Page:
Rick Lightsey's father and uncle were some of the first nuisance alligator trappers in the Okeechobee, Florida.
In South Florida, alligators are a part of daily life. Nuisance trappers catch the predators that wander into residential or business territory and are perceived to be a threat to people, pets or property.
Lightsey, who is now 65, sold bait and built boats for money instead. In the early days of his 43-year marriage to his wife and business partner, Bunny, now 62, times were tough.
"We just never knew what we were going to have that month. Sometimes we went three months and didn't make a mortgage payment. It was hard," says Bunny on CNBC's "Blue Collar Millionaires."
But as Rick's father aged and began having trouble with taxidermy, Rick decided he should learn his father's trade. In 2006, Rick and Bunny took over Rick's father's alligator business and completely transformed it.
What the husband-wife duo first ran out of their house has become an 11-person company. The boomer entrepreneurs grew the Florida Trophy Gators into a seven-figure success. In 2015, the Lightseys made $1.4 million in sales. While they are still closing the books on the fiscal year, Bunny says she expects to do about the same in 2016.
"This is the American dream," says Rick.
Rick catches alligators and oversees the skinning and stuffing. Bunny takes care of the accounting and administration.
They catch nuisance alligators, though that doesn't pay well: Only about $30 a pop. Many of the nuisance alligators Rick catches he delivers live to their son's alligator farm.
Most of Florida Trophy Gator's real business is stuffing and presenting alligators that hunters shoot.
Alligator hunting in South Florida attracts visitors from all over the world. Bunny says they have sent stuffed alligators as far as Norway, Denmark, England and Russia. One member of the staff's only job is building crates to ship the alligator trophies. The cost of a trophy depends on the size but can range from $2,000 to $12,000.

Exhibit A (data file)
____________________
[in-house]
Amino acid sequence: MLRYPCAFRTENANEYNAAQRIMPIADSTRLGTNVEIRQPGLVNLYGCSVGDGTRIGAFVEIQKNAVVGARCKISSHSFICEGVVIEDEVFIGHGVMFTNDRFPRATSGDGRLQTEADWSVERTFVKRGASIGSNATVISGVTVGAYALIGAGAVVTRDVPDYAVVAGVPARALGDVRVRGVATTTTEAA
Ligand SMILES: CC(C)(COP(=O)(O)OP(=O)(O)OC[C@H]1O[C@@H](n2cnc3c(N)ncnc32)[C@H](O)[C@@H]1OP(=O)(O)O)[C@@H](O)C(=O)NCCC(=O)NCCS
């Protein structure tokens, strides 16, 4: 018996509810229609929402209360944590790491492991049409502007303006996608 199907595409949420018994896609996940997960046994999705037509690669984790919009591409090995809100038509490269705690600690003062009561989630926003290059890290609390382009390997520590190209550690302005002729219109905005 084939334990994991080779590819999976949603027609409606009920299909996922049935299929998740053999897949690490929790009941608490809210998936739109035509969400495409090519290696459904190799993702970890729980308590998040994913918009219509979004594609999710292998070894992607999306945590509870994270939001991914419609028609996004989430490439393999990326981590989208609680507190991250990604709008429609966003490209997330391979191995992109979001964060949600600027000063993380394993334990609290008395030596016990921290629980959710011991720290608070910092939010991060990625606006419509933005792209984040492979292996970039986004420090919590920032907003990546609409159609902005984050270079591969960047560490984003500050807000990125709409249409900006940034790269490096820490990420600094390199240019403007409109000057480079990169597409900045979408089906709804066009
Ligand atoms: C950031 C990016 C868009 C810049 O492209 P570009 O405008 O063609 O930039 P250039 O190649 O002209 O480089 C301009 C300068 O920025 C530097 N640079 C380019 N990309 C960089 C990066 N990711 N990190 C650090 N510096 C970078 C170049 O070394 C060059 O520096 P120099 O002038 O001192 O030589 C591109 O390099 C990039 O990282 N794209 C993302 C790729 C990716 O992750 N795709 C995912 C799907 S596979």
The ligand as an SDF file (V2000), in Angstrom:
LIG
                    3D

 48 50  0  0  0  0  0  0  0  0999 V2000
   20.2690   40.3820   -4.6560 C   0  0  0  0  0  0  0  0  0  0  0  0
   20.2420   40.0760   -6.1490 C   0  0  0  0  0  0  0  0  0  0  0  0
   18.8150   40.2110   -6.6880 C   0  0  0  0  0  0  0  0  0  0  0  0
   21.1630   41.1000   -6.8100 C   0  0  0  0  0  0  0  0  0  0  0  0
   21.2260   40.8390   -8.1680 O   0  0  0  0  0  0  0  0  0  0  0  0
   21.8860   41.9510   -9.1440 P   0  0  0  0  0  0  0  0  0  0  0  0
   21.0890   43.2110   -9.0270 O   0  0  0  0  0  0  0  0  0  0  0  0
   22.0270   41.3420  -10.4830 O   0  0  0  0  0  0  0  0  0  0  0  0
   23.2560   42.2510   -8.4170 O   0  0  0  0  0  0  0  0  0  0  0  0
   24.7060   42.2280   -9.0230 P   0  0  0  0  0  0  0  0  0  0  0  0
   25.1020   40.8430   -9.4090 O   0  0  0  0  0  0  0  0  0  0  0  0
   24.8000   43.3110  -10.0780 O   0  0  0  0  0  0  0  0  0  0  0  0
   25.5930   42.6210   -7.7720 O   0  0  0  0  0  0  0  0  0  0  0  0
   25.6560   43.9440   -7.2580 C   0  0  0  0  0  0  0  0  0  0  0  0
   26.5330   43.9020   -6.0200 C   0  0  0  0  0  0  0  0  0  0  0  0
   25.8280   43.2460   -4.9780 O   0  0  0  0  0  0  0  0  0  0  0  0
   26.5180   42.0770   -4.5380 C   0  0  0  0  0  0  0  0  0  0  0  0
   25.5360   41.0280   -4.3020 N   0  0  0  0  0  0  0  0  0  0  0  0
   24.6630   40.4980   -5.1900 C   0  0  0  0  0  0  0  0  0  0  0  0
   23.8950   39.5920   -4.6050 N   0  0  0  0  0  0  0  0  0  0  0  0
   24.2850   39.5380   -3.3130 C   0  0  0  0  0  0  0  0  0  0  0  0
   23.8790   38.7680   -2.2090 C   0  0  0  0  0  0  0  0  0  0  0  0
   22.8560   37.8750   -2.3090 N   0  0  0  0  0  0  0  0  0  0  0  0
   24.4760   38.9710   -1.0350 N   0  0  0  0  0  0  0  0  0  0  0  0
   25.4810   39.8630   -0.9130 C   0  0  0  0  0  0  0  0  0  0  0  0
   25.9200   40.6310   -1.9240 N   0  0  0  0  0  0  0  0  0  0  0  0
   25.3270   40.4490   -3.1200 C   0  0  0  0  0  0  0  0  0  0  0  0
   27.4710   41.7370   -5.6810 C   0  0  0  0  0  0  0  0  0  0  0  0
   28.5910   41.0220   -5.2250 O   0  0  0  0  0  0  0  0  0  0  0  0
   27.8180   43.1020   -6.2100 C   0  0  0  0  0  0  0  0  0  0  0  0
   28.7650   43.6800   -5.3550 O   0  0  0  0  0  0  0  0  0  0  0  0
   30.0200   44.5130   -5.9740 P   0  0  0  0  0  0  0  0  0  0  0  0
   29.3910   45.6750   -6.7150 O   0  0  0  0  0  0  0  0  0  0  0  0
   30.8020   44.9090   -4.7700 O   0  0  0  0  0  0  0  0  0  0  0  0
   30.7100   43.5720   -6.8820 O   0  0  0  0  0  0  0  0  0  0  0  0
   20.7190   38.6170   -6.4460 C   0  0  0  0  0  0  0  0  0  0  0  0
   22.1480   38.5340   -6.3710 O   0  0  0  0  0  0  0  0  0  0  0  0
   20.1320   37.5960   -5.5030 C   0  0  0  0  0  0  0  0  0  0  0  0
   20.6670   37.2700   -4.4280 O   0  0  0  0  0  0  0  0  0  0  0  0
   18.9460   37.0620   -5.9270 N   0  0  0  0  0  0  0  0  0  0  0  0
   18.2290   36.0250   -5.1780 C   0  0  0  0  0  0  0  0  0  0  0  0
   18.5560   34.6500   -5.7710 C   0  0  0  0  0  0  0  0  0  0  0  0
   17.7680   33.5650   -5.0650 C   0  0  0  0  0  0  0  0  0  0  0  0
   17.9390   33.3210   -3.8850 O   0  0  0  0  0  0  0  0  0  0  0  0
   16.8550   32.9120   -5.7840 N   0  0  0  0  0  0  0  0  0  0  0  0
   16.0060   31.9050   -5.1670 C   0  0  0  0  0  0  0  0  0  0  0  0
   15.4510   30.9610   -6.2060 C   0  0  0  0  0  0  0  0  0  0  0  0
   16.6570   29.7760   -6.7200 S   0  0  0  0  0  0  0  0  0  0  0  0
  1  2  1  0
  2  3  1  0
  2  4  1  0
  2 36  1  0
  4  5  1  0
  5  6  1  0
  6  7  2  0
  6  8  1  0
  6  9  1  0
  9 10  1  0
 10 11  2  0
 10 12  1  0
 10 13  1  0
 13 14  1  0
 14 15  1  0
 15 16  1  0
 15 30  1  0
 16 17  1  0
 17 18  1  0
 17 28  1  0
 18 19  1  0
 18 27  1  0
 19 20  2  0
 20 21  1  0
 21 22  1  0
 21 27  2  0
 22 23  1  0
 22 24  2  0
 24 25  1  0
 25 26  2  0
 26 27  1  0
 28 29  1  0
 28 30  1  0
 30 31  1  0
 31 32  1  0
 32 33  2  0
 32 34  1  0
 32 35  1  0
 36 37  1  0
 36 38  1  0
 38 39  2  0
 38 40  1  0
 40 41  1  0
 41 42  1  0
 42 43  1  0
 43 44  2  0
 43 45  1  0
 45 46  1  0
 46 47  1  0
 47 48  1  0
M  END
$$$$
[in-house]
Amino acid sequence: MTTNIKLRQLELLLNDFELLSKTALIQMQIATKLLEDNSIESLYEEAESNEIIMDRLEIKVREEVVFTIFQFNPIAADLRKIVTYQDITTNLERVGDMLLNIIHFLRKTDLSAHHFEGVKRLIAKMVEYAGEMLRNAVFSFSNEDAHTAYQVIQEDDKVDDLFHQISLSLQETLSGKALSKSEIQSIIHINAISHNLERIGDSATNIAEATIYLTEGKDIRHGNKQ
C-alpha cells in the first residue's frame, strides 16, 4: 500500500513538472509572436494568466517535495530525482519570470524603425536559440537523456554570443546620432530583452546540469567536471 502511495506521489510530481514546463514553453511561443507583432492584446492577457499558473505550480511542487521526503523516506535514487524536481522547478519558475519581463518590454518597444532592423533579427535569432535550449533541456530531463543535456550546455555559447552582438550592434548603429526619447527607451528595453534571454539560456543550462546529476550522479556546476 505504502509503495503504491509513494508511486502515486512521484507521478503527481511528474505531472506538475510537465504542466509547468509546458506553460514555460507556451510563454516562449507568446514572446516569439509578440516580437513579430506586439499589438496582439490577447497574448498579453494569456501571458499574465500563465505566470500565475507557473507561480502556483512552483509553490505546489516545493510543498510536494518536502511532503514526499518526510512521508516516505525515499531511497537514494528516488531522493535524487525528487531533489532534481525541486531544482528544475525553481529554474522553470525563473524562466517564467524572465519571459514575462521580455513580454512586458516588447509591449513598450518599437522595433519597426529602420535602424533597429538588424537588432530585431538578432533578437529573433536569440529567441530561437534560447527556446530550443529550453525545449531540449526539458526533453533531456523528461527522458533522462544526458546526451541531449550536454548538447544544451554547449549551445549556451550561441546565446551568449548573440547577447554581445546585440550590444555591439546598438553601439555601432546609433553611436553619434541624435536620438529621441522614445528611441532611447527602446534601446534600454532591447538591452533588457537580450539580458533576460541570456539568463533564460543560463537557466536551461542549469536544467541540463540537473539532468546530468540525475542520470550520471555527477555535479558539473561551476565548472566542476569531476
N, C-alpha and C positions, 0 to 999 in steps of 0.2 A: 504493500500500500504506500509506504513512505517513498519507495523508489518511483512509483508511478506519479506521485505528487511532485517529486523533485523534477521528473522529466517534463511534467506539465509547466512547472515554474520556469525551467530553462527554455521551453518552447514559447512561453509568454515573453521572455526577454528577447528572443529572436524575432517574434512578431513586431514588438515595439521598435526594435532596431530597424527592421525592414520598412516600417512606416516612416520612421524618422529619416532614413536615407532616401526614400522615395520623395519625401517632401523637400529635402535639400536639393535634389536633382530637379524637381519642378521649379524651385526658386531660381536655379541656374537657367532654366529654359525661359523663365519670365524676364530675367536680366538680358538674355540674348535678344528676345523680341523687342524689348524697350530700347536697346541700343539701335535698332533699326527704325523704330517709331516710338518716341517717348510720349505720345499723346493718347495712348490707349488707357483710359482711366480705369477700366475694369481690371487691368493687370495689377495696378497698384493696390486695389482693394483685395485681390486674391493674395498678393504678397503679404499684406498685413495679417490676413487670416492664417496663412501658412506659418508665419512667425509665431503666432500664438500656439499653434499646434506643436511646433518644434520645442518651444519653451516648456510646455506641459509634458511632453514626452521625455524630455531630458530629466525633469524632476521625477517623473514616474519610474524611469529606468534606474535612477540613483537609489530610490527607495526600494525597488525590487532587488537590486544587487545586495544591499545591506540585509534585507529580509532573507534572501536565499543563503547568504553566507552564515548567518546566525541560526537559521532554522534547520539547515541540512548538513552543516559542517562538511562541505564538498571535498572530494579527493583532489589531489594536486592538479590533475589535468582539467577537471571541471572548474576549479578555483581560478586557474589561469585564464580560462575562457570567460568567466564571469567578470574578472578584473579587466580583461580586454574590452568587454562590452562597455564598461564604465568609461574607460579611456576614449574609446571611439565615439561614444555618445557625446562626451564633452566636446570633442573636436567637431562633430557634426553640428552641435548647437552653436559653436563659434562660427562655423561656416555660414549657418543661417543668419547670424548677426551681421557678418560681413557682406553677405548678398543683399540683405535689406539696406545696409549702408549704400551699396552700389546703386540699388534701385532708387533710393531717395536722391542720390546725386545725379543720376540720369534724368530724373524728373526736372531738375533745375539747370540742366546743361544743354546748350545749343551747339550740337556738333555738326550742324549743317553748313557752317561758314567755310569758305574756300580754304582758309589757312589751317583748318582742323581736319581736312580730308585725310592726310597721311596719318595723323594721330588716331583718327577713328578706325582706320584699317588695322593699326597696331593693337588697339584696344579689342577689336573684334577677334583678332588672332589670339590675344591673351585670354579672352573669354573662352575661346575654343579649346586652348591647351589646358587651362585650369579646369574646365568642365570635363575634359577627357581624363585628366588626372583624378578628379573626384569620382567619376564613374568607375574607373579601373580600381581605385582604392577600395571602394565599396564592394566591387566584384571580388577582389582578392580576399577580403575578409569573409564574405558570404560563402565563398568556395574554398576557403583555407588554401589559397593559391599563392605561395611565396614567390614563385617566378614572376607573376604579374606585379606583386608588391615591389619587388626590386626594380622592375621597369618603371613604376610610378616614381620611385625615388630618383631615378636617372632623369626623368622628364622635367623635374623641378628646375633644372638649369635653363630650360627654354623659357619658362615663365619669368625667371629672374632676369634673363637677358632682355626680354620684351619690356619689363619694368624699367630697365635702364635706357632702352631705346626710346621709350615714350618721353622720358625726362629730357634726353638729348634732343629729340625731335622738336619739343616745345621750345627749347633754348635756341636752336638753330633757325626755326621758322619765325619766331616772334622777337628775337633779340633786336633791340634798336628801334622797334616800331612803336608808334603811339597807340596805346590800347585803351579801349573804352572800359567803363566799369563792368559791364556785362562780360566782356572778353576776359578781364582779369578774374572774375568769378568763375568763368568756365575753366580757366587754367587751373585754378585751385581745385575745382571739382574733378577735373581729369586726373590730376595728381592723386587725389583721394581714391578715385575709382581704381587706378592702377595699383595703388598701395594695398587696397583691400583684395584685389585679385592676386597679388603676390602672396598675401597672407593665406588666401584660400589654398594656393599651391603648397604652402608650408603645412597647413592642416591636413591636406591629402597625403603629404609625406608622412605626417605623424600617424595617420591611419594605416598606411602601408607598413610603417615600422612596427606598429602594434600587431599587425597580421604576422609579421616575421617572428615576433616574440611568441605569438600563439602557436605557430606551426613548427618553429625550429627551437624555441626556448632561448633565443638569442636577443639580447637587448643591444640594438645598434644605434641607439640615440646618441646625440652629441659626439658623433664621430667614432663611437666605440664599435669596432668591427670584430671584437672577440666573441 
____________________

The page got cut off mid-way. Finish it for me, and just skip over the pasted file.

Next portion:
"I have got the best in the world," says Bunny of her taxidermists. "They can bring a head in here that is just blown to smithereens and they can rebuild it to where you can never even tell where it was shot."
Also, Florida Trophy Gator buys alligators shot during the hunting season and sells the meat to restaurants and turns the skins into boots, handbags and key chains. No part of the alligator goes unused.
Cutting up an alligator is messy work. When the CNBC crew was filming the process, Rick noticed the photojournalists were making faces.
"Y'all are a bunch of sissies. We are smelling money. It smells good," Rick says.
For the Lightseys, their newfound financial success is liberating. But they also haven't ditched the trappings of the life they built together from the beginning. They have stayed in the same home, though they have renovated and expanded it.
They did upgrade their rides. "I guess the moment I realized we made it is when I woke up Christmas morning and Ricky had bought me a new Lexus for Christmas. Just like the commercials," says Bunny, in an interview with CNBC.
But it took a while for Bunny to get that Lexus.
"I think sometimes people don't succeed because it's not fast enough. You know, Ricky and I went through a lotta different things. You know, we're in our '60s. And, you know, we're finally feeling some real success," she says in an interview with CNBC. "It's persistence of doing what you like."